Groups oppose radioactive scrap metal proposal

Groups oppose radioactive scrap metal proposal

By Editorial Staff, Resource Recycling

A proposal from the U.S. Department of Energy that would allow scrap metal from government nuclear sites to be recovered for recycling is drawing fire from critics who worry that the public will be exposed to contaminated consumer goods.

The DOE is currently soliciting feedback on a proposal to recover scrap metal from radiological areas operated by the department.

The Wall Street Journal (paywall) reports that the proposal is in line with department policy of reusing materials whenever possible, and 14,000 tons of metal could be initially released for recycling. The sale of the metal, which would originate from research laboratories and nuclear-weapons-related facilities, could bring in $10 million to $40 million annually, the paper reports. The DOE contends that the amount radiological contamination would be negligible, according to the Journal.

However, not everyone is comfortable with the idea.

"We are concerned about what could happen in the marketplace if you have to worry about radioactive material possibly being in your eyeglass frames," Thomas Danjczek, president of the Steel Manufacturers Association, a trade group whose members use recovered metals, told the paper. "Why is the government trying to hurt the image of American products?"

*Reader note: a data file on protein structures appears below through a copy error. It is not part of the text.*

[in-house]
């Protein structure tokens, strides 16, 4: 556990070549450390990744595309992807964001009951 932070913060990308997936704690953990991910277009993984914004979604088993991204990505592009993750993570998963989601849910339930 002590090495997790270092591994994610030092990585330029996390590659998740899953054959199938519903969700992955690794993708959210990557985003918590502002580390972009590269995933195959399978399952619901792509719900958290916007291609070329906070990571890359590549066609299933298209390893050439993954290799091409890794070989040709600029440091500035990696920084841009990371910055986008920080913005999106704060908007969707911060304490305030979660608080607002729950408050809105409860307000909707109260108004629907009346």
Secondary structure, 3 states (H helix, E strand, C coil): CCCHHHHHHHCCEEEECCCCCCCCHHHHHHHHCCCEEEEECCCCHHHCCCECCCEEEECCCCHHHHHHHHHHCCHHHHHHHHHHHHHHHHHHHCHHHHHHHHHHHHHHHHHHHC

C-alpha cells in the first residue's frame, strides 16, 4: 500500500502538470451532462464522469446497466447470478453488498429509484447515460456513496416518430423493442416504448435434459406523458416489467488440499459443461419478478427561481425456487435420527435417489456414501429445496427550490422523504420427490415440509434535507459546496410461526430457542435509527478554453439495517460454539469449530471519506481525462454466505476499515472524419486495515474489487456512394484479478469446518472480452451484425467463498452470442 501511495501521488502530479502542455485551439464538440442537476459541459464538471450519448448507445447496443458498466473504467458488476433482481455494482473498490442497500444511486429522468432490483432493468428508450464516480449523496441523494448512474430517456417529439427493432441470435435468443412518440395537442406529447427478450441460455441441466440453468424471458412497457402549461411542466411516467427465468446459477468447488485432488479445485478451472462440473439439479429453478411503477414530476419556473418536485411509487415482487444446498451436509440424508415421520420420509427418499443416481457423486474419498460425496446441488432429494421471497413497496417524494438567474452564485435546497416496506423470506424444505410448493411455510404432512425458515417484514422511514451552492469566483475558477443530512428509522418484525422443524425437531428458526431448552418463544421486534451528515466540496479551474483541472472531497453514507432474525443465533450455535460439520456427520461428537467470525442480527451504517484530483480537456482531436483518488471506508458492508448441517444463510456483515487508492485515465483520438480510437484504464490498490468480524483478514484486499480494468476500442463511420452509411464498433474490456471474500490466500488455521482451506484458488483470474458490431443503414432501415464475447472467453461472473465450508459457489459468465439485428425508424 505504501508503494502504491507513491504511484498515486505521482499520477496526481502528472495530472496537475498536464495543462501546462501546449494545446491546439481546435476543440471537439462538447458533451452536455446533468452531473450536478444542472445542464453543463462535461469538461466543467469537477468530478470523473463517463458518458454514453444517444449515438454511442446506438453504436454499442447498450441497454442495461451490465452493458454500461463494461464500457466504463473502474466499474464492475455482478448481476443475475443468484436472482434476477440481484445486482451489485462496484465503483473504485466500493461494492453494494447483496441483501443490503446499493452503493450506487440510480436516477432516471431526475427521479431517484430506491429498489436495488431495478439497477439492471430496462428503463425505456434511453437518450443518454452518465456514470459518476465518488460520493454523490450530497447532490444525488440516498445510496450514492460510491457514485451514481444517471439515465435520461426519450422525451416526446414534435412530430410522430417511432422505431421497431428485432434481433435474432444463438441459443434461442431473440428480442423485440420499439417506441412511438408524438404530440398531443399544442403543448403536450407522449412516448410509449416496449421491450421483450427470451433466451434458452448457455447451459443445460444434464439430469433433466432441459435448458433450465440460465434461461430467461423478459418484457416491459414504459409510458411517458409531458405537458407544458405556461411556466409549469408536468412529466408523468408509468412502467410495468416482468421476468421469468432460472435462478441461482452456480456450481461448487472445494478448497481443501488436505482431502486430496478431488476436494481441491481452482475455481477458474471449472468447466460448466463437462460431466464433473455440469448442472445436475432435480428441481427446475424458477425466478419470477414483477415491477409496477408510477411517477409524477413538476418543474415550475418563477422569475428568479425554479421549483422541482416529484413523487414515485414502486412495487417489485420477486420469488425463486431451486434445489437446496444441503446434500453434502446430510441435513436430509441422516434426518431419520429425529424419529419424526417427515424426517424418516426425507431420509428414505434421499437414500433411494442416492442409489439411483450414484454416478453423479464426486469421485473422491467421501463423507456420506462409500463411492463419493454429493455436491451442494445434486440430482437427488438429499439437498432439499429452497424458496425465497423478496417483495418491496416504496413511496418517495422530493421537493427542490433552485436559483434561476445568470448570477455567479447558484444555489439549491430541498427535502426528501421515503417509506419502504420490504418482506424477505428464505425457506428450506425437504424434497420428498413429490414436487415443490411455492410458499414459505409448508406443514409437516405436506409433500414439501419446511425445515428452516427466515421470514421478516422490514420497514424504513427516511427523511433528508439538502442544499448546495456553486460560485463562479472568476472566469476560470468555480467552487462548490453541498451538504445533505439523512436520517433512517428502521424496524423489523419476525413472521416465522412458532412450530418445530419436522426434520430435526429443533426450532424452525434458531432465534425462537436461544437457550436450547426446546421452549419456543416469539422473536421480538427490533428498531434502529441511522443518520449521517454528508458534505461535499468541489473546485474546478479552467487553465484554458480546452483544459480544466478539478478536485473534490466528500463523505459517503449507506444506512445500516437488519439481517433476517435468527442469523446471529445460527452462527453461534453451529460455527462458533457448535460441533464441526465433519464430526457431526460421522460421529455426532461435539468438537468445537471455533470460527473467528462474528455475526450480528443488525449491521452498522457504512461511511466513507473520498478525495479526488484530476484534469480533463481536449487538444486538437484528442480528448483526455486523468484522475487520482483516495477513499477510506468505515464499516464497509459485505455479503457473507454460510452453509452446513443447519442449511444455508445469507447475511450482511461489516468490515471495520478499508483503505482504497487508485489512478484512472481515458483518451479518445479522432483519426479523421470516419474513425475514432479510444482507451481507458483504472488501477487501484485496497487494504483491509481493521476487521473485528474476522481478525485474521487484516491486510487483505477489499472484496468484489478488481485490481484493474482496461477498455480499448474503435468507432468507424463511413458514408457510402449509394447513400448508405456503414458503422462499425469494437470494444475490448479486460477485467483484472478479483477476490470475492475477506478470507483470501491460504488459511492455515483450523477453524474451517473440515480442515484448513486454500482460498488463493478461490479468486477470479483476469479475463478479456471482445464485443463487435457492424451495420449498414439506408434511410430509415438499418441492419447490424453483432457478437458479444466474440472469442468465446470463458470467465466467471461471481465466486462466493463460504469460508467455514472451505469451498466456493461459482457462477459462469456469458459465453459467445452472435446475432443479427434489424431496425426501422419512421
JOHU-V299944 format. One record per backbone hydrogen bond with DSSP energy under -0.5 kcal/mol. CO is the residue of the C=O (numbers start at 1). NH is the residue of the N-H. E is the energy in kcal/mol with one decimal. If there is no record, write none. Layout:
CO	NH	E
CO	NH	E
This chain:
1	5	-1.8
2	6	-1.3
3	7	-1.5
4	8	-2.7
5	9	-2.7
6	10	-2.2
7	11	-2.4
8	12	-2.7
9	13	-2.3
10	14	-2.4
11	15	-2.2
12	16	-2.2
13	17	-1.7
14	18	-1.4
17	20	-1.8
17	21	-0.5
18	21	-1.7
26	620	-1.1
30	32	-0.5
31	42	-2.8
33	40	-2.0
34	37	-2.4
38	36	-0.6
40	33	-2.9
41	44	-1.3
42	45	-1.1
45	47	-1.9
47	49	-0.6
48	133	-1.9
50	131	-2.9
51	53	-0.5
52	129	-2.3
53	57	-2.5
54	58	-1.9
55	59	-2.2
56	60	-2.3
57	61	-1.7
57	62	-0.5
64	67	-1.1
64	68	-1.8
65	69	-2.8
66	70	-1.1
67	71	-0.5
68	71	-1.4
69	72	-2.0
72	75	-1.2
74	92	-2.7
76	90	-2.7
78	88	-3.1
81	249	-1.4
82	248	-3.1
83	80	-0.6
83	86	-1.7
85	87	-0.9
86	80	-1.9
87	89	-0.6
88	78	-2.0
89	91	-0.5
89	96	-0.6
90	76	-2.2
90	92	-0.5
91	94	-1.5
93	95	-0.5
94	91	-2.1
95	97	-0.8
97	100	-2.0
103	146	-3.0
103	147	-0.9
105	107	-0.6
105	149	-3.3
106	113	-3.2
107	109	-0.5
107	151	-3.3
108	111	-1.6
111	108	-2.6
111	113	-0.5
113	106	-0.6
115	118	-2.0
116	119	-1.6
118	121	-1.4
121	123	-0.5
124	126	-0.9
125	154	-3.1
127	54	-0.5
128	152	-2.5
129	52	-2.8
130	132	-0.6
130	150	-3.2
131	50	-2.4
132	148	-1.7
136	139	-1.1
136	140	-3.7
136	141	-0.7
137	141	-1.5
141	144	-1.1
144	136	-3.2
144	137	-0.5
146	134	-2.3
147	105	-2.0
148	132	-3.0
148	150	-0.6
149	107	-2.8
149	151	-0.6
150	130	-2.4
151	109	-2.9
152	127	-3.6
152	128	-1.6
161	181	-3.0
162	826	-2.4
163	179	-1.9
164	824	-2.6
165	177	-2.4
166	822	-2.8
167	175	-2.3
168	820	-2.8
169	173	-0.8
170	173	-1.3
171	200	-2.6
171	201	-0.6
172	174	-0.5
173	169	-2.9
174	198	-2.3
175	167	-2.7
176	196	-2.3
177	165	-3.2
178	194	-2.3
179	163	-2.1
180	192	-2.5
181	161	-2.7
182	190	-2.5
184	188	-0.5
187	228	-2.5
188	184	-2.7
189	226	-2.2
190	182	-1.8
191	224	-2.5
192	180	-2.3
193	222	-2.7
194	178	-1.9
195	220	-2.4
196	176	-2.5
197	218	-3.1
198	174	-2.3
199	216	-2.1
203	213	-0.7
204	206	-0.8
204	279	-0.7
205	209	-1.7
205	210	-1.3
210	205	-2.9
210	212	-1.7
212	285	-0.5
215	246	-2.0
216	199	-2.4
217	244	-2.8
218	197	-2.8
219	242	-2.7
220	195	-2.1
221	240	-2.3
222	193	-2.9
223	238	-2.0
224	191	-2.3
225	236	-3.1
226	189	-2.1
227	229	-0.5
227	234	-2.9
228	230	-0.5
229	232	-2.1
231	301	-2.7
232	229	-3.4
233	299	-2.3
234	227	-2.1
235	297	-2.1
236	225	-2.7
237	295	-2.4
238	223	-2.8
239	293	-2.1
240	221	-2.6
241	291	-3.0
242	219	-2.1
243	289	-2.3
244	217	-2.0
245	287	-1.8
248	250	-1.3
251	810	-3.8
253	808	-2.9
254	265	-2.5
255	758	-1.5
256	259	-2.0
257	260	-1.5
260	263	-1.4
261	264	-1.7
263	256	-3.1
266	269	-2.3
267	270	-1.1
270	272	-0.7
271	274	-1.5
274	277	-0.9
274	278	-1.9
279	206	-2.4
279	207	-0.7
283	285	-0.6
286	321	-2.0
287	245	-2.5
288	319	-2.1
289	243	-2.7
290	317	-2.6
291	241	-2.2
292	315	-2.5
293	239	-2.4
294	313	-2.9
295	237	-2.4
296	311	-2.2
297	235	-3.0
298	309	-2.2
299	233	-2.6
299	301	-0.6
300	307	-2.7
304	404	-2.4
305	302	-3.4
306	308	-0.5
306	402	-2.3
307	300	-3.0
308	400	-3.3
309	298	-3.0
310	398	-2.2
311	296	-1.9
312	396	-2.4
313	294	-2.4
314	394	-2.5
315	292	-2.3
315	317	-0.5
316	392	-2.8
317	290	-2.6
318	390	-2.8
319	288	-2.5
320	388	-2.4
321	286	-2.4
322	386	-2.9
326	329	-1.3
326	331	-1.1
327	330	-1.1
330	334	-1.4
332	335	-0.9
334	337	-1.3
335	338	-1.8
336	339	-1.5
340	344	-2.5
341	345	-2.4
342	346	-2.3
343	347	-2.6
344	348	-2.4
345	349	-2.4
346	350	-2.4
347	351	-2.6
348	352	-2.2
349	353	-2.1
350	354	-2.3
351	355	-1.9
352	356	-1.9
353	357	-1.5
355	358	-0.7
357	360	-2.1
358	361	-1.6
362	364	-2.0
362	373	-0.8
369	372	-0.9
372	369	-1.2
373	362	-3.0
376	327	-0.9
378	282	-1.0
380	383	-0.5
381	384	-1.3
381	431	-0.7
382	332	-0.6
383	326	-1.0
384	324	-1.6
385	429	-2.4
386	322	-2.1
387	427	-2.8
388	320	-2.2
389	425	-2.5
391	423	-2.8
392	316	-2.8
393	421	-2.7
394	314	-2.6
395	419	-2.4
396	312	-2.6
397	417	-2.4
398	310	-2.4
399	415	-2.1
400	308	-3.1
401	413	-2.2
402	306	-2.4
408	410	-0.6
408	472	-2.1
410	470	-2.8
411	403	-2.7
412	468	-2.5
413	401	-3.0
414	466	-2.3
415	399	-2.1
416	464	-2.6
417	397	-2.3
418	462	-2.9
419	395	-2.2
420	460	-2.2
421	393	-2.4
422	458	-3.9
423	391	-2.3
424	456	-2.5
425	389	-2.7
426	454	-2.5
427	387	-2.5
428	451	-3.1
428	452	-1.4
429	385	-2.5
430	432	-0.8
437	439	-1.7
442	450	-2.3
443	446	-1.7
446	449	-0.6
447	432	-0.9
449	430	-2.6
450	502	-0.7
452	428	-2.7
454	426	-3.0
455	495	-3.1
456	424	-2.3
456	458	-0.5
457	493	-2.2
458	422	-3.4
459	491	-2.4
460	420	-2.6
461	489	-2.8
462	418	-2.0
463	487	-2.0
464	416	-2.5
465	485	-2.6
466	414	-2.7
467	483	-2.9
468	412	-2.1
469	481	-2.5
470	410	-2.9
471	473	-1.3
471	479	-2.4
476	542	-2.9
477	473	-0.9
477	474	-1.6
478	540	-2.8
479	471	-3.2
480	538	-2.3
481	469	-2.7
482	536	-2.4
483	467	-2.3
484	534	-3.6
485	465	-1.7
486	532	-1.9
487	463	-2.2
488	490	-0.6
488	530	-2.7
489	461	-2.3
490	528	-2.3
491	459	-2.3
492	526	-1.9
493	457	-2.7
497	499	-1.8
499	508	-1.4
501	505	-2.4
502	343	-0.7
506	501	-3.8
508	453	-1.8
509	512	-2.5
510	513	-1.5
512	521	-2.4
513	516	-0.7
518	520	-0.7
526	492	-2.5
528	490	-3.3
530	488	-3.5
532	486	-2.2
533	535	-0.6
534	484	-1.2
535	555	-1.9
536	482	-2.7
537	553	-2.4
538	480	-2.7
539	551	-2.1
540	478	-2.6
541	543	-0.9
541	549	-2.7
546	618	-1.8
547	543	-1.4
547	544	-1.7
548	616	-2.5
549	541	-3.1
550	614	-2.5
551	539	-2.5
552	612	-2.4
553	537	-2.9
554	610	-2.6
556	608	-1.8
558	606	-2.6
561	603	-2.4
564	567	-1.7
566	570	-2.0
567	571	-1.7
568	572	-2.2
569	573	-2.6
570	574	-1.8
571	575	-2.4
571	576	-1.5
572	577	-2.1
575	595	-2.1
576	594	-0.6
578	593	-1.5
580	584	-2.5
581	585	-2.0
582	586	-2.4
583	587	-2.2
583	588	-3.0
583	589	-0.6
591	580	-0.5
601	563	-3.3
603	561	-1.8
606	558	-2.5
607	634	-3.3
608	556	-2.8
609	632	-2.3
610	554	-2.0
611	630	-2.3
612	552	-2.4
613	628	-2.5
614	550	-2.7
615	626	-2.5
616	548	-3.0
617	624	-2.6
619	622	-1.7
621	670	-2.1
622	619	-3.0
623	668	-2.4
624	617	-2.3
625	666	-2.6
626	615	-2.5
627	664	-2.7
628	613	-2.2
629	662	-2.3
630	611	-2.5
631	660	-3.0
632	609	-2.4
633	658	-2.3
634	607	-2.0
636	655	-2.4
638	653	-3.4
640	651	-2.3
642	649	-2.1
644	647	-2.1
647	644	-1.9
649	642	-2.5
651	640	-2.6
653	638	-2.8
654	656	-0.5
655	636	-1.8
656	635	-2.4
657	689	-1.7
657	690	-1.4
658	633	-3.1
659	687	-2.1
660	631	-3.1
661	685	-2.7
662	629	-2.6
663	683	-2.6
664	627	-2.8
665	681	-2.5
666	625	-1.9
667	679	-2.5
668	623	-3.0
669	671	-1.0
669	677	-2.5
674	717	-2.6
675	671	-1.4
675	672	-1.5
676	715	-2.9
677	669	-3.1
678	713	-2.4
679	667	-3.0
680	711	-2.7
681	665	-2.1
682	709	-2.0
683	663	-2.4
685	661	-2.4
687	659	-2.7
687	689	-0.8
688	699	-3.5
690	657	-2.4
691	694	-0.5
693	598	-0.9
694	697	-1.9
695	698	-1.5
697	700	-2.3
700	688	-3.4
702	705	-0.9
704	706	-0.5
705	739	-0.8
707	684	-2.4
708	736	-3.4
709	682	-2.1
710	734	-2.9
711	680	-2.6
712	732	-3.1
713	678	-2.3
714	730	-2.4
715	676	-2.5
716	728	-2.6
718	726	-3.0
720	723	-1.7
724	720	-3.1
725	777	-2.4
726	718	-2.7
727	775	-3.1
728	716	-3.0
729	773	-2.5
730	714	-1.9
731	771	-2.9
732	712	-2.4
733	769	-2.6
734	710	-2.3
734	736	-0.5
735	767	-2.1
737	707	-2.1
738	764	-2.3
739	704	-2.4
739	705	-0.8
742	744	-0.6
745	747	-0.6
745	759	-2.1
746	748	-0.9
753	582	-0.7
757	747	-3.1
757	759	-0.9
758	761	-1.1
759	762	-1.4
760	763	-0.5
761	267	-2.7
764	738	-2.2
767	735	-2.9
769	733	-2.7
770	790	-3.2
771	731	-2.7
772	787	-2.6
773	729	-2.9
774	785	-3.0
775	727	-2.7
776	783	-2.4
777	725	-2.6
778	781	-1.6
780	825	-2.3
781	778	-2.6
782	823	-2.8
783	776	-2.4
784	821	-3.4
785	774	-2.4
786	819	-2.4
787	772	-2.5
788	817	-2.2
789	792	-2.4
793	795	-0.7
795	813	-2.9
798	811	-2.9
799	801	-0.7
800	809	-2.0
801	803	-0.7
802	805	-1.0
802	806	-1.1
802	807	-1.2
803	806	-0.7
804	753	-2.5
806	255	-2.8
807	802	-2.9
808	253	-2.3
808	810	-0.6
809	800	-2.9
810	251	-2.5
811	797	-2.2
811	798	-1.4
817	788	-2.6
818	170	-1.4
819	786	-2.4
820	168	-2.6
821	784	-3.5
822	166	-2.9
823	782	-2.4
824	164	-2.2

Danjczek also told the paper that is difficult and expensive to prevent the comingling of contaminated metals.

"This proposal is unwise, and should be immediately abandoned," wrote Rep. Ed Markey, D-Massachusetts, in a letter to Energy Secretary Steven Chu.

The letter expresses the congressman's "grave concerns" that recycling the metal into consumer products could expose radiation to "pregnant women, children or other vulnerable populations." He also cited an incident a year ago where Bed Bath and Beyond recalled tissue holders made in India that were contaminated with radiation. Additionally, it mentions that one of Chu's predecessors, Bill Richardson, suspended a similar effort in 2000 in response to public concerns.

The Nuclear Information and Resource Service is currently circulating a petition against the proposal, saying that if it goes forward it will result in more regulation of radioactive materials from DOE.

"The ban must not be lifted, but should be made permanent and expanded to keep all radioactive waste — plastic, concrete, soil, asphalt, etc. in addition to all metals — under control, out of commercial recycling and managed as the deadly hazard it is," wrote Nukewatch's John LaForge in Counterpunch.

The public comment period ends Feb. 11.

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